While thought to protect humans from the threats inherent to conditions on Mars, the conditions within the habitat modules our explorers would inhabit are dangerous in and of themselves; life on Mars will be characterized by isolation, monotony, and constant vigilance against ever-present danger. Even something as small as going for a walk outside will be arduous, with EVA suits having to protect against multiple life-threatening conditions waiting outside the door. Scientists and scholars have implied that survival in these conditions will require extreme sacrifices, whether that be everyday social and cultural norms or even fundamental human rights. In a piece concerning human rights on Mars, for example, Bloomberg Opinion columnist Tyler Cowen floats the possibility of what he calls “contractual servitude” as well as military and theocratic rule, displaying the variety of possibilities a presence on Mars could bring about—as well as the consequences.[3] Regardless, we need to ask ourselves if populating Mars is worth sacrificing hard-won human rights and consider how these changes may end up implemented back here on Earth.

With concerns of human survival comes the question of who exactly decides how matters will unravel on Mars.

Academics interested in fields of bioethics and space exploration have attempted to grapple with these challenges and propose solutions to them. A prime example of these attempts is exemplified in a study published in the journal Acta Astronautica in 2018.[4] Szocik and his associate authors use Maslow’s hierarchy of needs as a foundation for the concerns that must be addressed to successfully maintain a human settlement on Mars. Besides the already problematic use of Maslow’s hierarchy, which has been shown to lack supporting evidence and validity, the authors show a concerning callousness in their treatment of what are purportedly essential human needs.[5] Of particular concern is their discussion of psychological threats to human success on the planet, which include “lack of evacuation capability, significant communication delay with Earth, and the constantly diminishing view of mother Earth,” the last of which could lead to “an extremely pathological case of separation anxiety that could trigger an existential crisis and lead to suicide and even a desire to destroy the space vehicle and the rest of the crew.”[6]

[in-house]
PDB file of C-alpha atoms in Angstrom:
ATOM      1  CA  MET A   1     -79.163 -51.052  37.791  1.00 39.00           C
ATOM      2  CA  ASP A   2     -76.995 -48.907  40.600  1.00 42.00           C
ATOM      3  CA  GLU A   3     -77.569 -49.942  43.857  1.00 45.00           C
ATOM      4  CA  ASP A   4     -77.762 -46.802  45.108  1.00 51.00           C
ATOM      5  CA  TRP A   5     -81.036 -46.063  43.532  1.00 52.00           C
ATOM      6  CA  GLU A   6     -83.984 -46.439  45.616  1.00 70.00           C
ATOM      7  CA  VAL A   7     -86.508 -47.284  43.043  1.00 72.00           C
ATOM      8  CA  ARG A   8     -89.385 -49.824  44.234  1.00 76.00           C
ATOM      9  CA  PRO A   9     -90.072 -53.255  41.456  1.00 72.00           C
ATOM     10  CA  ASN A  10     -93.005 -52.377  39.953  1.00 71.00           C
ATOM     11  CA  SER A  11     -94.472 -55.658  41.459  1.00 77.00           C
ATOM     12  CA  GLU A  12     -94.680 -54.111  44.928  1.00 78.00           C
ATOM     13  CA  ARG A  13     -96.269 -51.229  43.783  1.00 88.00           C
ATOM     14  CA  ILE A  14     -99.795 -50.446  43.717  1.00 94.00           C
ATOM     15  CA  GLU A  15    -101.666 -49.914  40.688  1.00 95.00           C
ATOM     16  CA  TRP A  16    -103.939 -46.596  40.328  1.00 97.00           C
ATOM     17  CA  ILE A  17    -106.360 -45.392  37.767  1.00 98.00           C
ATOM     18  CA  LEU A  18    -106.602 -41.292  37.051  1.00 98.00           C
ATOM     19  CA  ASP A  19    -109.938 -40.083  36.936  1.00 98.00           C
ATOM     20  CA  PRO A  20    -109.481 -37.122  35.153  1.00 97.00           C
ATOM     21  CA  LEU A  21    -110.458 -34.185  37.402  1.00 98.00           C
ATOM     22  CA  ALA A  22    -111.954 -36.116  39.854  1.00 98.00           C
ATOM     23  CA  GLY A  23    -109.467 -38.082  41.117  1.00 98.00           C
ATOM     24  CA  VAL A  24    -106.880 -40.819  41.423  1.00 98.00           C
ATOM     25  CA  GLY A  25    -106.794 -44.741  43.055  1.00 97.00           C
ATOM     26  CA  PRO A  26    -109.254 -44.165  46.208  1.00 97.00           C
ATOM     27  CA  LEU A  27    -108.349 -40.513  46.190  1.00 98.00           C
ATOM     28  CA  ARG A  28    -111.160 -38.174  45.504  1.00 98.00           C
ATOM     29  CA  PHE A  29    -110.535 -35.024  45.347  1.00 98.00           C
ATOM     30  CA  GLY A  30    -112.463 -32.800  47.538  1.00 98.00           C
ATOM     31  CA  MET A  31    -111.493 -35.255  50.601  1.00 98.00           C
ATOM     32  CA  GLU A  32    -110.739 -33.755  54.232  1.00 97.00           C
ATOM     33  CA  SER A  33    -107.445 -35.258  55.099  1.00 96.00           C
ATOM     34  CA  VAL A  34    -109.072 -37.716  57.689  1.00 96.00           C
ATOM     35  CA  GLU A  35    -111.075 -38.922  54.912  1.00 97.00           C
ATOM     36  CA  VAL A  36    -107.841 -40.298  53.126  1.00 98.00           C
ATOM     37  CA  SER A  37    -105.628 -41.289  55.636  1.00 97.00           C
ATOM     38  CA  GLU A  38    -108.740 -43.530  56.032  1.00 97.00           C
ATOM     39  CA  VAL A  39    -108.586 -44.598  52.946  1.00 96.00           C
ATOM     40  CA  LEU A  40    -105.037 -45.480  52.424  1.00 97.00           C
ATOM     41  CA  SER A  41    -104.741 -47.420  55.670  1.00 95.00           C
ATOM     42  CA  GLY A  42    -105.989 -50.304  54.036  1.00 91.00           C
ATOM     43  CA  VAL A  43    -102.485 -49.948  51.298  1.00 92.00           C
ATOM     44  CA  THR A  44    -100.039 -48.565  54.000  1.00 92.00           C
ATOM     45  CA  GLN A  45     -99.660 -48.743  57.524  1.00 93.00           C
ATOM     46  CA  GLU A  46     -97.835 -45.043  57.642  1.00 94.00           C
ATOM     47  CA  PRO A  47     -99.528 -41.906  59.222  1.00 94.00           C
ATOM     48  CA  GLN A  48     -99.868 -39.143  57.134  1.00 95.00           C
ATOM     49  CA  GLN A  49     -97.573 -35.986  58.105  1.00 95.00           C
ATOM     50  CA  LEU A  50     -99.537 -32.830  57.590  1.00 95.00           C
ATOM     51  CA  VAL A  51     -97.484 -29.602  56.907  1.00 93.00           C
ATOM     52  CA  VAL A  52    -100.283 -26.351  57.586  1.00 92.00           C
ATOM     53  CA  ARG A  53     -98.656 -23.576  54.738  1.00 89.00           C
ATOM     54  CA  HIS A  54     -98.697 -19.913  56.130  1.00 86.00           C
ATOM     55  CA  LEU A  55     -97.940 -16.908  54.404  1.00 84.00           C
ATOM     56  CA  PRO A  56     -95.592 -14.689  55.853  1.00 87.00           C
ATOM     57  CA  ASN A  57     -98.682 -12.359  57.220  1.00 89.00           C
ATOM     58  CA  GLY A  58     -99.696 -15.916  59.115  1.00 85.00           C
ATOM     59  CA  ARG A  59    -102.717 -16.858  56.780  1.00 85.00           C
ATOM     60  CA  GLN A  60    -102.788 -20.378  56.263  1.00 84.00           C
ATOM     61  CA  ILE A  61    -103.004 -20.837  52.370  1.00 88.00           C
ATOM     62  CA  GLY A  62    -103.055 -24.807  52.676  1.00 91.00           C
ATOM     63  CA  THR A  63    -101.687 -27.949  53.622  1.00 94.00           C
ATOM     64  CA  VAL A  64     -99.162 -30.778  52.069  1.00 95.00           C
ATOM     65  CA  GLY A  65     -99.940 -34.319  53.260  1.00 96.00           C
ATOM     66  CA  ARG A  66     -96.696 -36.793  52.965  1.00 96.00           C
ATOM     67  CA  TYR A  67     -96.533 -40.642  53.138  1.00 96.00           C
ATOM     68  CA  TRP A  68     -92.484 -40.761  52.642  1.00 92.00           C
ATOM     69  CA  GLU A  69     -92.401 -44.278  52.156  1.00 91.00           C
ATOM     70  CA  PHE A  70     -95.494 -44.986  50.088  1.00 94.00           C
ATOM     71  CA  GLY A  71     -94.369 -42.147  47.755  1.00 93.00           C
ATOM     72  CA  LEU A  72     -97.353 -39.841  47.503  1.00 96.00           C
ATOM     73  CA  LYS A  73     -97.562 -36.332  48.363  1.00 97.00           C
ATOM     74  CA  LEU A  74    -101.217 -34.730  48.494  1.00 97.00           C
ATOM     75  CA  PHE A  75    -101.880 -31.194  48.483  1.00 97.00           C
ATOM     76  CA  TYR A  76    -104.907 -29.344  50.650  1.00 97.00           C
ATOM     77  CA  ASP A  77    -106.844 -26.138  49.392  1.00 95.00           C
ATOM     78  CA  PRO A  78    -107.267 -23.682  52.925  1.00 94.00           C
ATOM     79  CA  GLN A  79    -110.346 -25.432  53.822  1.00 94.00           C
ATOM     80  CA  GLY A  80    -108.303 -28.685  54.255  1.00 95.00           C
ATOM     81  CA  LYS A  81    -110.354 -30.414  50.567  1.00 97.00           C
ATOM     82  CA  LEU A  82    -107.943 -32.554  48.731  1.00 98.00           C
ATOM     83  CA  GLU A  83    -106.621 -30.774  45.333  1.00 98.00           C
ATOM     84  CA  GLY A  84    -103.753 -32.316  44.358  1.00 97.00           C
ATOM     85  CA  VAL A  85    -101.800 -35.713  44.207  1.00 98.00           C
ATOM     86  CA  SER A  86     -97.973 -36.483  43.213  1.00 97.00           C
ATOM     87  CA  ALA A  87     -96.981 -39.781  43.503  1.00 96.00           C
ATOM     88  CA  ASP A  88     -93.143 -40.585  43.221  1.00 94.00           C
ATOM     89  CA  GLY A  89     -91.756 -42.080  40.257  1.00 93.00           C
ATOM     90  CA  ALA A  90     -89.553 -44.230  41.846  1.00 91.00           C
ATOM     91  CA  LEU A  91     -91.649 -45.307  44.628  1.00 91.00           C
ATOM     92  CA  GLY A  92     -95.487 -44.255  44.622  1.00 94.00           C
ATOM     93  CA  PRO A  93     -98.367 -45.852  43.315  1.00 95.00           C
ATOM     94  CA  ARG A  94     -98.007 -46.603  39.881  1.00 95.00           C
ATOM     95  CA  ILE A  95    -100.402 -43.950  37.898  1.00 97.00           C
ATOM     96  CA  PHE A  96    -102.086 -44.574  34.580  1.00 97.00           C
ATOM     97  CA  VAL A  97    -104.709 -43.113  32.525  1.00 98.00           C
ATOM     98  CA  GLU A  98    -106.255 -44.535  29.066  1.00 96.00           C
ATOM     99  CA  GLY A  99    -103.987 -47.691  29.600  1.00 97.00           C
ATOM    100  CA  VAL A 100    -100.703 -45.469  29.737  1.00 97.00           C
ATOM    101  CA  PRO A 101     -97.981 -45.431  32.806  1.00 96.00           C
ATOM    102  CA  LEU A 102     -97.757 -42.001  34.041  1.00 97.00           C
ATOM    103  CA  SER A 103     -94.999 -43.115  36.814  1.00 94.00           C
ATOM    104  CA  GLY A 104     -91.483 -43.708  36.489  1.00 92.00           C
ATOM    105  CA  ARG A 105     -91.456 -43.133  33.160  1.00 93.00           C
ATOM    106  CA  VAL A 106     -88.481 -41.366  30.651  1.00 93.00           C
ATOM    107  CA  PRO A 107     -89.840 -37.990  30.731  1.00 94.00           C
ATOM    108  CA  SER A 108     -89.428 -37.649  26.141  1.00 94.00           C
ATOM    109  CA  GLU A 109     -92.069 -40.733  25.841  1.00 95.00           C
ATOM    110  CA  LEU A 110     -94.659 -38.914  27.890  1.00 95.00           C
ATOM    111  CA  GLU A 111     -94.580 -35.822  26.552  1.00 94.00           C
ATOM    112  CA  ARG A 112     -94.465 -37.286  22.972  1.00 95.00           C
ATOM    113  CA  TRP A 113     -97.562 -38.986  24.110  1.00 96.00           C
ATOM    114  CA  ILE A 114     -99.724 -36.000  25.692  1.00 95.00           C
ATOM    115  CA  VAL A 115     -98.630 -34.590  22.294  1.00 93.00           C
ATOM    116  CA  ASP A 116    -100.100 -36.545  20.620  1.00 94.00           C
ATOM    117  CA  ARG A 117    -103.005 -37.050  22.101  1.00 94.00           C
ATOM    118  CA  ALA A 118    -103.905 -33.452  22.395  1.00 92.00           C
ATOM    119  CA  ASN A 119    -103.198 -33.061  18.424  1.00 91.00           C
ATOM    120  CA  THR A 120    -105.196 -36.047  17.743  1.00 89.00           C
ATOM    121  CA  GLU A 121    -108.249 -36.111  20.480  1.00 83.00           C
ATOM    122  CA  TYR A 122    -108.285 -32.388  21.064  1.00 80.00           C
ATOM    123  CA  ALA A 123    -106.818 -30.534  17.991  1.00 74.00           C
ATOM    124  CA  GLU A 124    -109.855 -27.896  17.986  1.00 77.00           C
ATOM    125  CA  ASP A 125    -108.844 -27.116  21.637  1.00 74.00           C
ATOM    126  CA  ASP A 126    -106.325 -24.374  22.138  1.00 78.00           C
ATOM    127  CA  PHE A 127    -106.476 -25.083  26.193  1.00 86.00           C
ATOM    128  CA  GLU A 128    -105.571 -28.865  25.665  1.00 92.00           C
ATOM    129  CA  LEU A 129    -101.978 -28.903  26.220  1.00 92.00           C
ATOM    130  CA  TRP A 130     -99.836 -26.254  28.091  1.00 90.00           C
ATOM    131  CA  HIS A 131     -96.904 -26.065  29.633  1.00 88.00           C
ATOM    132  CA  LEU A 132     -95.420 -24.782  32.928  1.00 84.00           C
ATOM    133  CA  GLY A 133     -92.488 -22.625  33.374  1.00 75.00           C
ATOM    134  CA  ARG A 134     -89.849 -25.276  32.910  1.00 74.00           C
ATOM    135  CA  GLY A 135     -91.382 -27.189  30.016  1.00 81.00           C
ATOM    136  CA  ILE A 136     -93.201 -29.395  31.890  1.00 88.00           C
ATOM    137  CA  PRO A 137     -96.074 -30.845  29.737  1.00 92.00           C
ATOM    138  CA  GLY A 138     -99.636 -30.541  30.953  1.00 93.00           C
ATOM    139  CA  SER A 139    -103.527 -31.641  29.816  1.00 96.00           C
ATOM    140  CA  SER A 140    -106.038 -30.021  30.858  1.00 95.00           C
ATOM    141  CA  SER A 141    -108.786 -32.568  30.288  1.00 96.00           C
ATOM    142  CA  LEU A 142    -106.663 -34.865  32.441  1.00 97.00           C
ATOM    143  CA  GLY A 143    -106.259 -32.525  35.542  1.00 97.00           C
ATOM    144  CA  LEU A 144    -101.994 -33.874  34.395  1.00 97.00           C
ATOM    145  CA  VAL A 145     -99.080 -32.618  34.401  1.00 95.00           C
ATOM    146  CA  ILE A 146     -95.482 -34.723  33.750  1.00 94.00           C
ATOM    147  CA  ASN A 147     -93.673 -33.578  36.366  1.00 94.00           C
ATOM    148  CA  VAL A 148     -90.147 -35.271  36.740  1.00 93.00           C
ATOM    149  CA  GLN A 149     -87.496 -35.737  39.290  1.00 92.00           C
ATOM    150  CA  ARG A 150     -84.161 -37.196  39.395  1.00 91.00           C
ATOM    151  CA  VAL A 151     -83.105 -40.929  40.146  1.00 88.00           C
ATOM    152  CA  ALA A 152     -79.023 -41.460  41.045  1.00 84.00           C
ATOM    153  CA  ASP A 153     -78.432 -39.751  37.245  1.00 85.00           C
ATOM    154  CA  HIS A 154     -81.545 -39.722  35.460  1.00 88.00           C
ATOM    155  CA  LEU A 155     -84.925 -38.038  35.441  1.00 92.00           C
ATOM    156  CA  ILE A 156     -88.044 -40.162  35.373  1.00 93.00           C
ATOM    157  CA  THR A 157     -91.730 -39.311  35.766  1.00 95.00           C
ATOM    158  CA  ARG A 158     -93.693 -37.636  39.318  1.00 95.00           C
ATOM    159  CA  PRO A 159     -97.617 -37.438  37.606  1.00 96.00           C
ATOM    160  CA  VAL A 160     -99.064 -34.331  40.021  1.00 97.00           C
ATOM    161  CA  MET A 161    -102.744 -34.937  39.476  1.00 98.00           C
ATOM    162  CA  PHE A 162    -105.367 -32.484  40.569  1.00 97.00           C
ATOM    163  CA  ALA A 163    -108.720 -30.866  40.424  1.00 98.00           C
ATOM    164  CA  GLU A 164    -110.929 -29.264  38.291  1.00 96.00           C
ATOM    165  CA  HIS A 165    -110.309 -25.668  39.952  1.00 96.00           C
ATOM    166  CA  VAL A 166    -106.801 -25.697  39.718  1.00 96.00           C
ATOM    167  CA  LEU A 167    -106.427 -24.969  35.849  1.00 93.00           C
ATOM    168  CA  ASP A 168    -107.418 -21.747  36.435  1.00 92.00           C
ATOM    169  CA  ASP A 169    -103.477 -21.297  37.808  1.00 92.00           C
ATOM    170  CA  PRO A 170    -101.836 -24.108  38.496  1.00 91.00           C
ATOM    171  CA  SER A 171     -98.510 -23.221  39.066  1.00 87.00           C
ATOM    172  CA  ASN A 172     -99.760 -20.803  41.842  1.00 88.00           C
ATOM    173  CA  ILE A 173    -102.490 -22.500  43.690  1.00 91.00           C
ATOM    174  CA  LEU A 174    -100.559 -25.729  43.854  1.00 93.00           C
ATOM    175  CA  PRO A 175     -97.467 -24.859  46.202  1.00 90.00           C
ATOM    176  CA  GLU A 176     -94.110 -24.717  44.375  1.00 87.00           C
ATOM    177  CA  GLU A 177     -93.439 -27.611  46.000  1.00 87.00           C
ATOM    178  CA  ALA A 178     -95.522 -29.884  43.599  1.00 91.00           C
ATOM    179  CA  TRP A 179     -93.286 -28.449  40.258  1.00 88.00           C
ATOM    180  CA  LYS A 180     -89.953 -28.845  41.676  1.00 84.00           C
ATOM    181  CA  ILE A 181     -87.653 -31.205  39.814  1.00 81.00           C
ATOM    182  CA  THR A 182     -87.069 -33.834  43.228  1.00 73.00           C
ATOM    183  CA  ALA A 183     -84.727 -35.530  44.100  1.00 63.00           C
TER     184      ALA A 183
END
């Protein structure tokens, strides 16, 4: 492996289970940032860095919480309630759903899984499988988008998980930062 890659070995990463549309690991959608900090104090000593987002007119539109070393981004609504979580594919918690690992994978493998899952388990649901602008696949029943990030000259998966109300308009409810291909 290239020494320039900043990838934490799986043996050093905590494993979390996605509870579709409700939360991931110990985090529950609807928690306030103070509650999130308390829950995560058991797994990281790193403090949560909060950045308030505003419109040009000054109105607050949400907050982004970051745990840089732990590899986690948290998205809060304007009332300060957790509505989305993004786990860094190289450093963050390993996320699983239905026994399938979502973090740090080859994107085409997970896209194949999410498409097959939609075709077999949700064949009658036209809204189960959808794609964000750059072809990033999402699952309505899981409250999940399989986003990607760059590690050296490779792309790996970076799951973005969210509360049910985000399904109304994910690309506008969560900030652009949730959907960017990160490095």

These psychological threats are ones that are essentially unsolvable; while we can attempt to simulate our loved ones or incorporate biophilia into a hab environment, there is simply no means of bridging the millions of kilometers that lie between Mars and Earth. Consequently, the psychological effects of these threats are ones that we can, at best, mitigate and, at worst, doom astronauts to suffer. While the physical aspects of human health are the ones that immediately come to mind, when considering the difficulties of a human presence on Mars, the psychological aspects are just as, if not more, important to long-term habitation.

The difficulties of establishing a human settlement on the Red Planet don’t begin on the planet itself, either. Space Adaptation Syndrome (SAS) is a form of disorientation that occurs during space travel in which astronauts “suddenly feel as if they are upside-down or may even have difficulty sensing the location of their own arms and legs.”[7] As of now, there is no test that can predict whether an astronaut will experience SAS while in space. [7] If there are physical aspects of human health in space that we cannot ascertain on Earth, how are we to properly equip astronauts with the resources and training necessary to mitigate the psychological threats they will encounter, either in space or on Mars? What if there are psychological problems we are still unaware of? Can we, in good conscience, send astronauts on such a mission without knowing all the risks?